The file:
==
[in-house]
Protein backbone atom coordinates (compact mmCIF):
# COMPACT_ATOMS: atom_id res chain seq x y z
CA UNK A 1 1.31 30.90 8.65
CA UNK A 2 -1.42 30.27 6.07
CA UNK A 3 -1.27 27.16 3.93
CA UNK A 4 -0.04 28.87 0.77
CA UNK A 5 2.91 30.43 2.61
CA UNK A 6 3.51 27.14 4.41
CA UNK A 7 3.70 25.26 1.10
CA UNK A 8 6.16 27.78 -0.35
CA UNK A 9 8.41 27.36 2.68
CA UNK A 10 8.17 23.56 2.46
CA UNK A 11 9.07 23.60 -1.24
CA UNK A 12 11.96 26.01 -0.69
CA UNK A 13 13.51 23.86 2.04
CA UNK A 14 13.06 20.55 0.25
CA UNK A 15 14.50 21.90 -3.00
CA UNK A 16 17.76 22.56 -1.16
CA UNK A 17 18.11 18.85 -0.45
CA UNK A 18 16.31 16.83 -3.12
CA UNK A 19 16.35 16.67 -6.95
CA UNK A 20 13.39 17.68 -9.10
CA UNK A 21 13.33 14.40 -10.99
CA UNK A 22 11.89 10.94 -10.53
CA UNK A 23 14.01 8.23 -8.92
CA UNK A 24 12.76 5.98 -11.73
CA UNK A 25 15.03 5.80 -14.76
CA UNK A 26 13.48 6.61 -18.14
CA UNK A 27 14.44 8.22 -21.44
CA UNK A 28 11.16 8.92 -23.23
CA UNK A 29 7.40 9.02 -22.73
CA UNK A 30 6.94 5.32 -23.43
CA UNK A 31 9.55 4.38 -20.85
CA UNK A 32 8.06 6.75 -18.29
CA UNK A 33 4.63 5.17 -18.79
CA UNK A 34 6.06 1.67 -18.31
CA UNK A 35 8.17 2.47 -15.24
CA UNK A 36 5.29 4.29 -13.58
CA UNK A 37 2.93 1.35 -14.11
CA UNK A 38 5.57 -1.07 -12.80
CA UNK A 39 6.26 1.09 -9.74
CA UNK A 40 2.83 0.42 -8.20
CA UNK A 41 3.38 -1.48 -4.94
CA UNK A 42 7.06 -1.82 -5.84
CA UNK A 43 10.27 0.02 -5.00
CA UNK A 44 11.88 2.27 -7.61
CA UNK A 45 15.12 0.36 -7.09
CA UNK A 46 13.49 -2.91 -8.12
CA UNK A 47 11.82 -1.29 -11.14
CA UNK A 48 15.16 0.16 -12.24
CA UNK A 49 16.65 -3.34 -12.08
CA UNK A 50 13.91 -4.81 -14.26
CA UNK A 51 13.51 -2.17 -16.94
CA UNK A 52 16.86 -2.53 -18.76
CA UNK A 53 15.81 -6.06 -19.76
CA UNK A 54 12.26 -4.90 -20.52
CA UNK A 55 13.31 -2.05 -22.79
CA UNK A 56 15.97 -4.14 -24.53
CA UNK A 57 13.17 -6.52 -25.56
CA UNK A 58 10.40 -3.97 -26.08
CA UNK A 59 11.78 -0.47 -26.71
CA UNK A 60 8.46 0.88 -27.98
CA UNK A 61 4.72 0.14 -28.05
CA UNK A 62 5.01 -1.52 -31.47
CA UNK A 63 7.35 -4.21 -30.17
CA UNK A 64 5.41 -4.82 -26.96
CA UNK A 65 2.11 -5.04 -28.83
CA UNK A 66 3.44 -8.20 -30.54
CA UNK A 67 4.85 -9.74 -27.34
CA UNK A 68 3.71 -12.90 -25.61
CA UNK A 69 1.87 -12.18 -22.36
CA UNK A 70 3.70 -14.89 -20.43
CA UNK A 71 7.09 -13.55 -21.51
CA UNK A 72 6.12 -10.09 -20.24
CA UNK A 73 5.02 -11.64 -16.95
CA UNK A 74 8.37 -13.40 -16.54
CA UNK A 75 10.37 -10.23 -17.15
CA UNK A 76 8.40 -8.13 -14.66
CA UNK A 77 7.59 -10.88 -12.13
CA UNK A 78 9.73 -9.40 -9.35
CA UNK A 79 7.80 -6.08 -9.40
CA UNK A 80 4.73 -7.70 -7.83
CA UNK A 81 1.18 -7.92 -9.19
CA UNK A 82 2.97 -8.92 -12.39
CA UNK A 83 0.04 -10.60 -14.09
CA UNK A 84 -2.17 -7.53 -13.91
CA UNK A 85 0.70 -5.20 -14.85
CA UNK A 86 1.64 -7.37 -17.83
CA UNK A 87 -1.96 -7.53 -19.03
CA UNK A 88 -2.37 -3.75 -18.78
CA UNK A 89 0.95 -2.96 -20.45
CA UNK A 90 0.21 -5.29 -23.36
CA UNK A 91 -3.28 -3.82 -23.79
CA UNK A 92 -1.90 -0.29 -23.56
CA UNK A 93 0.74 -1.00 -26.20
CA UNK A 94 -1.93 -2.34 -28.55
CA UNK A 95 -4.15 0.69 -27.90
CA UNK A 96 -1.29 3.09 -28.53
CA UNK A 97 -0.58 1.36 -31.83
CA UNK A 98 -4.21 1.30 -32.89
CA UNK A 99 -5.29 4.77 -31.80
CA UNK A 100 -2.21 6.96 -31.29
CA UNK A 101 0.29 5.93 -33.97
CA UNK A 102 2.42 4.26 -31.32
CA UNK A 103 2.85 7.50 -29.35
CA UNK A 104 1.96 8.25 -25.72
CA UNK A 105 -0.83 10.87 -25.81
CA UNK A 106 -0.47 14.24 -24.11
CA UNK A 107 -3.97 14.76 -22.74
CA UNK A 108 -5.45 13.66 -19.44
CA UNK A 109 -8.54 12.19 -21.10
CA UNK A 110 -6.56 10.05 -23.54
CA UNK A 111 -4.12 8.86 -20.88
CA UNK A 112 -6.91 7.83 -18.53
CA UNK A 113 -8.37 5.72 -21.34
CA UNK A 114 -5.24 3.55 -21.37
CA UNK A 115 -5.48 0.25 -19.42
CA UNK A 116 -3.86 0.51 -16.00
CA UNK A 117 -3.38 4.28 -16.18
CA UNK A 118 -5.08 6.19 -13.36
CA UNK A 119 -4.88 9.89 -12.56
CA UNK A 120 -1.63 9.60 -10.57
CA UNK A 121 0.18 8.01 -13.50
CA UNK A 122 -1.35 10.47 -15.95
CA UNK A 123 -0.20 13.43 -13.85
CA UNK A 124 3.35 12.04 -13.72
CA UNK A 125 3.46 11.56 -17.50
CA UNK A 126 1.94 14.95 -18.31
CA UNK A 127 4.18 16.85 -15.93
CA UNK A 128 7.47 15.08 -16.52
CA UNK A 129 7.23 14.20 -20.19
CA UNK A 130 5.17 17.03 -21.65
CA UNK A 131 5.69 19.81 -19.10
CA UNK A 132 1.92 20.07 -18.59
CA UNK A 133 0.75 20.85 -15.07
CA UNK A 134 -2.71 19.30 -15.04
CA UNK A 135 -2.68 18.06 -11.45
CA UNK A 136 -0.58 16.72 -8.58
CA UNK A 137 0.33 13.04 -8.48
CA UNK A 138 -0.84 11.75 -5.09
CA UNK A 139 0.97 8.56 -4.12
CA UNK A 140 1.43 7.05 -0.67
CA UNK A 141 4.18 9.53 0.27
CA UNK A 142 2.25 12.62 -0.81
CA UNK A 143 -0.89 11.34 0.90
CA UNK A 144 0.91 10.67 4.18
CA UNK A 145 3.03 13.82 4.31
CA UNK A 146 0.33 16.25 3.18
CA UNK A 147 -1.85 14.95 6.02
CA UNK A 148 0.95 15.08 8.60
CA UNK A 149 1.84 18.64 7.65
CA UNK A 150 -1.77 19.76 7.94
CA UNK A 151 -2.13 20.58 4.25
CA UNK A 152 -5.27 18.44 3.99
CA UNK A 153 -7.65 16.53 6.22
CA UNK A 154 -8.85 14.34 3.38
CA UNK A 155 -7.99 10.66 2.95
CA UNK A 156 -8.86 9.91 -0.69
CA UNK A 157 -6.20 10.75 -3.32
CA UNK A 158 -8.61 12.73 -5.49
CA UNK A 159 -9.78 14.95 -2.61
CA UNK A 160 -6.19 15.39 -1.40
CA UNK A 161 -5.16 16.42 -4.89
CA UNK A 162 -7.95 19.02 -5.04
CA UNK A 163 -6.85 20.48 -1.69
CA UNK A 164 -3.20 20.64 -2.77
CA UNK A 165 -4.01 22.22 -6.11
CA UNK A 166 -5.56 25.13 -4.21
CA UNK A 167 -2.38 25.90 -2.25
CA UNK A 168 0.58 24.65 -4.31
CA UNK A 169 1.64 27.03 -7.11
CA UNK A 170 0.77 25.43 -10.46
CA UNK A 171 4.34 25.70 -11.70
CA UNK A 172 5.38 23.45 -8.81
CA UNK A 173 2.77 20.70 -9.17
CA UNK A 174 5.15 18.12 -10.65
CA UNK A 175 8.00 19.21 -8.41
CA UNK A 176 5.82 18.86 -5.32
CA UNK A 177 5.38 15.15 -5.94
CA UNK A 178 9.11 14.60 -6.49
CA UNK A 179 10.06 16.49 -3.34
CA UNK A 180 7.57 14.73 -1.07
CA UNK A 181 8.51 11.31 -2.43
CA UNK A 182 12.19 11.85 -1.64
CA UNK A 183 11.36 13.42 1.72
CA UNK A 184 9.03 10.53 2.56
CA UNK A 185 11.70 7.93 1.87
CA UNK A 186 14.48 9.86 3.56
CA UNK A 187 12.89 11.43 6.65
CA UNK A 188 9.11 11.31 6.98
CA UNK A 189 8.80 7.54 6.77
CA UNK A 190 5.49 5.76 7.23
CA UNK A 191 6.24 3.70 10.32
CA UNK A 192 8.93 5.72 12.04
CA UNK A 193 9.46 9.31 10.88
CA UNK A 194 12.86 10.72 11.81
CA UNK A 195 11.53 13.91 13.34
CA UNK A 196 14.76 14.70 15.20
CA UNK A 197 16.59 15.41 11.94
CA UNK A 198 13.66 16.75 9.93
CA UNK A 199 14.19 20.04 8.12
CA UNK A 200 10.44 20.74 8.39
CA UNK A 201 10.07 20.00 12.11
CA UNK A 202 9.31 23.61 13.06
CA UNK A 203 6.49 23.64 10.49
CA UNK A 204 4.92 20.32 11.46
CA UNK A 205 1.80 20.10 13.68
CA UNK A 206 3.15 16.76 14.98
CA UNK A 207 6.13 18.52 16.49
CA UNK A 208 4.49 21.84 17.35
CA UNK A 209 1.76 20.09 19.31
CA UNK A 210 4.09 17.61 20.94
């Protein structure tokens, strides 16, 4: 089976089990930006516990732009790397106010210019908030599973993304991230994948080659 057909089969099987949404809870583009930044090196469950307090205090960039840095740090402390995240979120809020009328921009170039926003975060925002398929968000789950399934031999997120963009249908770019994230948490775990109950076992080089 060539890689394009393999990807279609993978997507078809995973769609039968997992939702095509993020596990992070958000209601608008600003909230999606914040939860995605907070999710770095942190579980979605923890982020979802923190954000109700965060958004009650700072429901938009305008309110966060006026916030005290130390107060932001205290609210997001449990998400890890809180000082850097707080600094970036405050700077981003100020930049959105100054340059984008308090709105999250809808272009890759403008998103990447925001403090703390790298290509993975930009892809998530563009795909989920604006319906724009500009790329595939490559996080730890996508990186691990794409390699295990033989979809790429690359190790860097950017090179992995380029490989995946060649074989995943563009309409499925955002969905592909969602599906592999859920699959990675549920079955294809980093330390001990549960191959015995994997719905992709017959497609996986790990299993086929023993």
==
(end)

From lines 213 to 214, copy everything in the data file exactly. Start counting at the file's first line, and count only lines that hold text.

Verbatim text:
CA UNK A 210 4.09 17.61 20.94
């Protein structure tokens, strides 16, 4: 089976089990930006516990732009790397106010210019908030599973993304991230994948080659 057909089969099987949404809870583009930044090196469950307090205090960039840095740090402390995240979120809020009328921009170039926003975060925002398929968000789950399934031999997120963009249908770019994230948490775990109950076992080089 060539890689394009393999990807279609993978997507078809995973769609039968997992939702095509993020596990992070958000209601608008600003909230999606914040939860995605907070999710770095942190579980979605923890982020979802923190954000109700965060958004009650700072429901938009305008309110966060006026916030005290130390107060932001205290609210997001449990998400890890809180000082850097707080600094970036405050700077981003100020930049959105100054340059984008308090709105999250809808272009890759403008998103990447925001403090703390790298290509993975930009892809998530563009795909989920604006319906724009500009790329595939490559996080730890996508990186691990794409390699295990033989979809790429690359190790860097950017090179992995380029490989995946060649074989995943563009309409499925955002969905592909969602599906592999859920699959990675549920079955294809980093330390001990549960191959015995994997719905992709017959497609996986790990299993086929023993």